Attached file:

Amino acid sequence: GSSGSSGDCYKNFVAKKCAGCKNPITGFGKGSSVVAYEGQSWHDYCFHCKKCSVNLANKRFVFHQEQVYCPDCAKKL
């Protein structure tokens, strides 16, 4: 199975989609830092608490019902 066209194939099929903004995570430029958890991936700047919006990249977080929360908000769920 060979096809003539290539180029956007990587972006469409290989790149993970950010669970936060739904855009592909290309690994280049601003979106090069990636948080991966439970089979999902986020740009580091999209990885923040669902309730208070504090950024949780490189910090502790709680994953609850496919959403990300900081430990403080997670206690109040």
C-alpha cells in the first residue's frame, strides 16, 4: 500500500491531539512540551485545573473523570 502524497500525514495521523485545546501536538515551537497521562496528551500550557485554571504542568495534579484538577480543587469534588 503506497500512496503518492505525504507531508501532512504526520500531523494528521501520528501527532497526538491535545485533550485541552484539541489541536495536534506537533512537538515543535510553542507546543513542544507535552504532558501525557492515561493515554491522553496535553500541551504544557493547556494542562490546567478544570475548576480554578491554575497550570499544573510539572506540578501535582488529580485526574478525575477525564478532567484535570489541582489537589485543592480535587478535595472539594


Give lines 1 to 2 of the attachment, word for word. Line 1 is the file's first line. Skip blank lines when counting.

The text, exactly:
Amino acid sequence: GSSGSSGDCYKNFVAKKCAGCKNPITGFGKGSSVVAYEGQSWHDYCFHCKKCSVNLANKRFVFHQEQVYCPDCAKKL
């Protein structure tokens, strides 16, 4: 199975989609830092608490019902 066209194939099929903004995570430029958890991936700047919006990249977080929360908000769920 060979096809003539290539180029956007990587972006469409290989790149993970950010669970936060739904855009592909290309690994280049601003979106090069990636948080991966439970089979999902986020740009580091999209990885923040669902309730208070504090950024949780490189910090502790709680994953609850496919959403990300900081430990403080997670206690109040």